A Member of the European Parliament for Lithuania, Danute Budreikate, noted that the New Member States had no historical and geographical ties with Africa, and target neighbouring countries as they see co-operation benefits. “However, the New EU Member States have faced similar problems to African countries and could exchange transition experiences”, she added. She further noted that most new EU states “are not even close to meeting the development contribution targets”. Drawing on their recent development co-operation experiences, policies and future plans, the participants were focusing on three key areas of parliamentary responsibility: the Joint-EU Strategy, parliamentary oversight of Official Development Assistance (ODA) and the eradication of HIV and AIDS.

Hadj Diao El Kanté, Chair of the International Relations Committee of the Pan-African Parliament (PAP), described relations between the EU and Africa as “at a crossroads after 50 years of African independence and 50 years of EU co-operation”. He said that the EP and the PAP identify shared priorities for development and should work together to ensure that their parliaments take part actively in the implementation of the Africa-EU strategy.

Johan van Hecke, Head of the AWEPA Section in the European Parliament, stressed that national parliaments had a crucial role to play in monitoring the implementation. He emphasised that because parliaments played a major role in the budget, a greater role had to be played by them in improving aid effectiveness.

“Aid is also a matter from people to people, not from government to government” said Professor Ben Turok, Member of Parliament in South Africa and Chair of the NEPAD Contact Group of African Parliamentarians. Professor Turok emphasised that aid must be a public vehicle for public discourse. Otherwise aid becomes a political manipulation or a partnership between two ministers of finance.

In relation to the fight against HIV/AIDS, the participants spoke about ways to scale up national responses to eradicate AIDS with a special focus on vulnerable children. UNICEF Brussels Senior Policy Advisor, Margaret Wachenfeld, stressed the need to strengthen the health sector response to ensure adequate health care for children affected by AIDS. Prince N. Bahati, Senior Programme Manager of IAVI added that parliaments had to “encourage their governments to support financing mechanisms and incentives that stimulate the private sector to contribute to access to new health technologies, like AIDS vaccines and microbicide’s, through which women and girls in particular can protect themselves better”.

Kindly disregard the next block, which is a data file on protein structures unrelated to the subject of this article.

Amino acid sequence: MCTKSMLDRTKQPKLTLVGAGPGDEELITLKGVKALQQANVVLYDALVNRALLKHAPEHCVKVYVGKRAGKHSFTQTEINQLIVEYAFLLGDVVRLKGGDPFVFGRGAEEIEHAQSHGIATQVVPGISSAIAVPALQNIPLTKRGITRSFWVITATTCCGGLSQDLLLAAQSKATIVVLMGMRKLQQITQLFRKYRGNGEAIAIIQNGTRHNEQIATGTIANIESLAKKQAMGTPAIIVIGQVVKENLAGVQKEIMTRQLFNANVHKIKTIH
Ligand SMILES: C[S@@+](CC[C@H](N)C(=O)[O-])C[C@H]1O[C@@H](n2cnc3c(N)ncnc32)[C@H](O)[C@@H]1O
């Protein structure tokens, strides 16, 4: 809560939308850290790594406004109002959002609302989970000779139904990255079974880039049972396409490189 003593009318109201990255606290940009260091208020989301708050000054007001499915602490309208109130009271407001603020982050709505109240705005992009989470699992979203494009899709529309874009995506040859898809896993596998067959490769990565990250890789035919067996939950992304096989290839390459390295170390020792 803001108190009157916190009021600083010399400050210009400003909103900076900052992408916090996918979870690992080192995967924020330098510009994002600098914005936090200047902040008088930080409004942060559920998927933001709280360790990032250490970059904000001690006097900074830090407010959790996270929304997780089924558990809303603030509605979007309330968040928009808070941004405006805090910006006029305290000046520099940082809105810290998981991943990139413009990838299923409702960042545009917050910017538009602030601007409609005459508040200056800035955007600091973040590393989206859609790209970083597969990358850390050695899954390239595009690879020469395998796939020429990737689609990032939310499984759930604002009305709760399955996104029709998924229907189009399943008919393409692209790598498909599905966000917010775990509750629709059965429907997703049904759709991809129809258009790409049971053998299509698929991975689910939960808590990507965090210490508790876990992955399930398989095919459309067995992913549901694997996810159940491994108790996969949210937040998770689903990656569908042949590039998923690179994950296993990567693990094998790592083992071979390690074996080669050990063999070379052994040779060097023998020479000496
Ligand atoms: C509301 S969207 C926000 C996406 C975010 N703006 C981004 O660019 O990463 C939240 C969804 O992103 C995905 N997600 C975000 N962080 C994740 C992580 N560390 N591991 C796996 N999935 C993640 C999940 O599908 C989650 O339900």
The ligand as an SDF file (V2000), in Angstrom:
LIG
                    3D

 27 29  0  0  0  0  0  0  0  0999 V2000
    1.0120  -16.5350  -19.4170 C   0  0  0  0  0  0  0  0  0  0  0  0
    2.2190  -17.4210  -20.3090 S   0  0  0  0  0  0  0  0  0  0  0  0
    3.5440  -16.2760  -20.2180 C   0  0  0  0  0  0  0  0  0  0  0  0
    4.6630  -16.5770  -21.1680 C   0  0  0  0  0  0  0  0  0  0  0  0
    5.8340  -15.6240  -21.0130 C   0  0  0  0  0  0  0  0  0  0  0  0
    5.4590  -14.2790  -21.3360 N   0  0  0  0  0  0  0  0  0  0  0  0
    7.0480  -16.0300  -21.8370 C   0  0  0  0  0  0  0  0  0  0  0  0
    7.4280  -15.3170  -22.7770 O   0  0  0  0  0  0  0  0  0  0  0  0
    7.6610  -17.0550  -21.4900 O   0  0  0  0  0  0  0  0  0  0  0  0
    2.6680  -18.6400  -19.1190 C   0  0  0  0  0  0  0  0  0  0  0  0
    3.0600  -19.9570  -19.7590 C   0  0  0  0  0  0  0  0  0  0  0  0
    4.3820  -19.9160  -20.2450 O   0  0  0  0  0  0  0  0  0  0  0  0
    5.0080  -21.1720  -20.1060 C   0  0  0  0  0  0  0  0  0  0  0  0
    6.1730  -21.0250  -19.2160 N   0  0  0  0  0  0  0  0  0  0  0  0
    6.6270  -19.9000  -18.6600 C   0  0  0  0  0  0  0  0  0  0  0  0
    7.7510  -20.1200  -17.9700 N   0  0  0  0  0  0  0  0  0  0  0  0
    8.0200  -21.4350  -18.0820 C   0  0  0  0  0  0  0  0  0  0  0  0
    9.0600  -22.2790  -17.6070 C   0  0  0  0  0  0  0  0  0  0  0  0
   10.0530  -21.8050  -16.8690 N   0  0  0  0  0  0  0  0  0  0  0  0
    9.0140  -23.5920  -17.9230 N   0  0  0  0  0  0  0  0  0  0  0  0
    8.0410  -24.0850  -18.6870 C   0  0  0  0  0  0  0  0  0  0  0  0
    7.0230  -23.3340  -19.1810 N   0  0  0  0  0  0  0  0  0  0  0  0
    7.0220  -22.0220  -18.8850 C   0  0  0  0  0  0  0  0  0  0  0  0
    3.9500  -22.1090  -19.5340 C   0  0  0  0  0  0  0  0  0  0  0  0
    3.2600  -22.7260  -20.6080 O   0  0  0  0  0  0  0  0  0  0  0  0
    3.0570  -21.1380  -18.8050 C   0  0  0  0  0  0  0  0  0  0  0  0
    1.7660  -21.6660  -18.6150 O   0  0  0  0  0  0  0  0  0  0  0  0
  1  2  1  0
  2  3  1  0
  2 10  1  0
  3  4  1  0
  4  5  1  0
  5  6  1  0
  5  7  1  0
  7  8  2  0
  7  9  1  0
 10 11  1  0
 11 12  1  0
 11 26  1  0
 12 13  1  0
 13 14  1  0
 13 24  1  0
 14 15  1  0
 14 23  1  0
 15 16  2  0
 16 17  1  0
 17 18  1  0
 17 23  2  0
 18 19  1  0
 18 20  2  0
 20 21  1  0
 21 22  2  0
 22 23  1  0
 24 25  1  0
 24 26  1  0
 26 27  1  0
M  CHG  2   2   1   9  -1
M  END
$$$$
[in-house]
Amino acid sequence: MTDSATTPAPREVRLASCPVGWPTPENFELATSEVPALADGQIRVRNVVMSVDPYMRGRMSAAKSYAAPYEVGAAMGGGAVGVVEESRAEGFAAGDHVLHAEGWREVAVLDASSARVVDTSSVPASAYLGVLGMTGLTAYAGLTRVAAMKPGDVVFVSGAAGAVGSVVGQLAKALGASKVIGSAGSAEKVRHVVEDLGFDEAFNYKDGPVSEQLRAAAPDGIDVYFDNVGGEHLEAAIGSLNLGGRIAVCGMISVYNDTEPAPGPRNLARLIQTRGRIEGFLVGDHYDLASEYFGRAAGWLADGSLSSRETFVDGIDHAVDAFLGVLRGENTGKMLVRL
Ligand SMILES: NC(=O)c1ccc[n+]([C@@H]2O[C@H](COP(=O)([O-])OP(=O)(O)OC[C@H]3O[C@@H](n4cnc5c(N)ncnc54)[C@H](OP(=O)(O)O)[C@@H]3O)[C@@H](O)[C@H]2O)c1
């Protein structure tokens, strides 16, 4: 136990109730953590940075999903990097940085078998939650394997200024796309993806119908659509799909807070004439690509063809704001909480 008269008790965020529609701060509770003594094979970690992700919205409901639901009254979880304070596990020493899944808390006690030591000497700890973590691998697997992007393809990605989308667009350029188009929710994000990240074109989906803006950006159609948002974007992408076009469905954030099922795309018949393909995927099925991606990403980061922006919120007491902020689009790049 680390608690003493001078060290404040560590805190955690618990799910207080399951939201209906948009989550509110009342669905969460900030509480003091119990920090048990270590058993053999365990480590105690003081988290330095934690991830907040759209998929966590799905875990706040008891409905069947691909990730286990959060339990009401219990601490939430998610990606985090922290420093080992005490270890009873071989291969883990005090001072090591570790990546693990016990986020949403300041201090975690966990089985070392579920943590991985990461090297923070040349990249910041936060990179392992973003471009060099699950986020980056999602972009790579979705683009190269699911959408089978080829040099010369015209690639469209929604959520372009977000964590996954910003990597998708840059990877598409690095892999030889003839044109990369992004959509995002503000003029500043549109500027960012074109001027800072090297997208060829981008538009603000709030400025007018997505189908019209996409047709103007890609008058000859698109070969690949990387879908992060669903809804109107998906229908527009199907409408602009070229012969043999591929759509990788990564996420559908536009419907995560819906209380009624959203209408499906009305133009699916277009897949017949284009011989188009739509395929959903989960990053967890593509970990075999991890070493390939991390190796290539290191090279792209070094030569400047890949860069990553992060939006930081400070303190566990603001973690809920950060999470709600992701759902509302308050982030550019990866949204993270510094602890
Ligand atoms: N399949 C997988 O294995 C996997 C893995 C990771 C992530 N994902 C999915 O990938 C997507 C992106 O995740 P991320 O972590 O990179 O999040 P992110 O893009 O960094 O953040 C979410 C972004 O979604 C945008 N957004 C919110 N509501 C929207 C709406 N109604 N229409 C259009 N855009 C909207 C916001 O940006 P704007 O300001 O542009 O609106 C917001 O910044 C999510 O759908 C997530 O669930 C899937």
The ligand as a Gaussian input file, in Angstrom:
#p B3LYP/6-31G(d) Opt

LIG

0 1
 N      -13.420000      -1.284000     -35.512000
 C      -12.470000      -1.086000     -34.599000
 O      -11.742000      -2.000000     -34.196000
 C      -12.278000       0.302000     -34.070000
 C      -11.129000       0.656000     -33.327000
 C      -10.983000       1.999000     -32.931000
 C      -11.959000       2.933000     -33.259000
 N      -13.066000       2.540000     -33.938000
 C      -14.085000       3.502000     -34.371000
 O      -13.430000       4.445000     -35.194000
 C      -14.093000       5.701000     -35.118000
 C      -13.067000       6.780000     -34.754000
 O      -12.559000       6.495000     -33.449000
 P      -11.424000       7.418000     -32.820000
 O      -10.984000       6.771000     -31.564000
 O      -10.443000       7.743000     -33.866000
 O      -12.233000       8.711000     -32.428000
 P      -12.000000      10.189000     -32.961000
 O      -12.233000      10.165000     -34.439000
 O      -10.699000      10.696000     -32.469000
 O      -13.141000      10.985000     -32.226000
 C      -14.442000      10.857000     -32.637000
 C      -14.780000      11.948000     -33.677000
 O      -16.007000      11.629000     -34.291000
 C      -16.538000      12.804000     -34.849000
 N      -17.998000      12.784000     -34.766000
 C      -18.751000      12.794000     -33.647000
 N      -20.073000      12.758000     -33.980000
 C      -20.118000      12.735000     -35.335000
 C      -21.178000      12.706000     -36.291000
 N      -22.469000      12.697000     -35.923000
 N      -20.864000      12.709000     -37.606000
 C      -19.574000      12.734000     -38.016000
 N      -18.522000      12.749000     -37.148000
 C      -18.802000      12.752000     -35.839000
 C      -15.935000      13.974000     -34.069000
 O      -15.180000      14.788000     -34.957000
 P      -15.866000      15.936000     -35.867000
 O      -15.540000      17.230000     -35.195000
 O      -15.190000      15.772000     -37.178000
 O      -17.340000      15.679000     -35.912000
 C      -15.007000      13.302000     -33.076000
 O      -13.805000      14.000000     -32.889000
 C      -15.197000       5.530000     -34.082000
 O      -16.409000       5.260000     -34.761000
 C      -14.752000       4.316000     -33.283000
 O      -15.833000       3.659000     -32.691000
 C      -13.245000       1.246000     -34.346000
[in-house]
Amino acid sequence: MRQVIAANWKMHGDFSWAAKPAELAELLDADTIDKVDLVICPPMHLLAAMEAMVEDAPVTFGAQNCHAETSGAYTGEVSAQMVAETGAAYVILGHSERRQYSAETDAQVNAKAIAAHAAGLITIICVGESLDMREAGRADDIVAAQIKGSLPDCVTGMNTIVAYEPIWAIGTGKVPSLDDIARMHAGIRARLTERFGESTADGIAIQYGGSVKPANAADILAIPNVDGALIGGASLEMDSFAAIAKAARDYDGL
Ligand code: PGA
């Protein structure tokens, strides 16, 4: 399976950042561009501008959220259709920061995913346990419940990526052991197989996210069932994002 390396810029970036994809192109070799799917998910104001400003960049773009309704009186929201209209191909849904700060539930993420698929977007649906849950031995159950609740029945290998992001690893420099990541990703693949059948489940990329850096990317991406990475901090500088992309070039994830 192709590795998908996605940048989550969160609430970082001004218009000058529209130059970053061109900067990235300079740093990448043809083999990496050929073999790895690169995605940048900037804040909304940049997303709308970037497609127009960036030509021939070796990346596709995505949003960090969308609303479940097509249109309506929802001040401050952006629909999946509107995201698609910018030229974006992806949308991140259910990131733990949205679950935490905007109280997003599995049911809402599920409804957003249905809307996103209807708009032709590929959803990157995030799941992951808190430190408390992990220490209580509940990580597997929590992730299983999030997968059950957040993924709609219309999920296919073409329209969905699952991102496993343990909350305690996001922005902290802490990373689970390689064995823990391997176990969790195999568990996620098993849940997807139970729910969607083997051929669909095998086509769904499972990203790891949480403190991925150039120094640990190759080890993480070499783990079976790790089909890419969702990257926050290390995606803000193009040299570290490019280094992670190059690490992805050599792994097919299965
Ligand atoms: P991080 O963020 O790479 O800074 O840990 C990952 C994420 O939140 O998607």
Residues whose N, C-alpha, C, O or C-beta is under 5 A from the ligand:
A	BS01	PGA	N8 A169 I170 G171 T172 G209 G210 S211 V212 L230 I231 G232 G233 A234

Commitment to Development 2007- Netherlands still First

November 5, 2007 at 1:33 pm | Posted in Aid Effectivness, Coherence | Leave a comment
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The launch of the CDI 2007 Report was organised by SID NL/European Programme and Euforic and was hosted by the Ministry of Foreign Affairs on November 2, 2007 from 12.00-14.00.

Each year the Commitment to Development Index (CDI) ranks 21 high-income industrialized countries on how well their policies and actions support poor countries’ efforts to build prosperity, good government, and security. In 2007, for the second year running, the Netherlands comes in first on the strength of ample aid-giving, falling greenhouse gas emissions, and support for investment in developing countries.

This year the focus is on the environment component, which includes scores for policies and practices related to climate change. Find out how the countries stack up – and how they compare to Brazil, Russia, India and China (the so-called BRICs) in their global environmental policies.

Chief architect of the Commitment to Development Index, David Roodman gave a review the CDI’s construction and present results for 2007. A panel chaired by Ruud Treffers Director General of the Directorate International Development at the Dutch Ministry of Foreign Affairs gave brief reactions, followed by general questions and discussion. In his presentation Prof Paul Hoebink was rather critical of the way the report is complied.

See also: How good is Dutch development? [Source: euforic blog]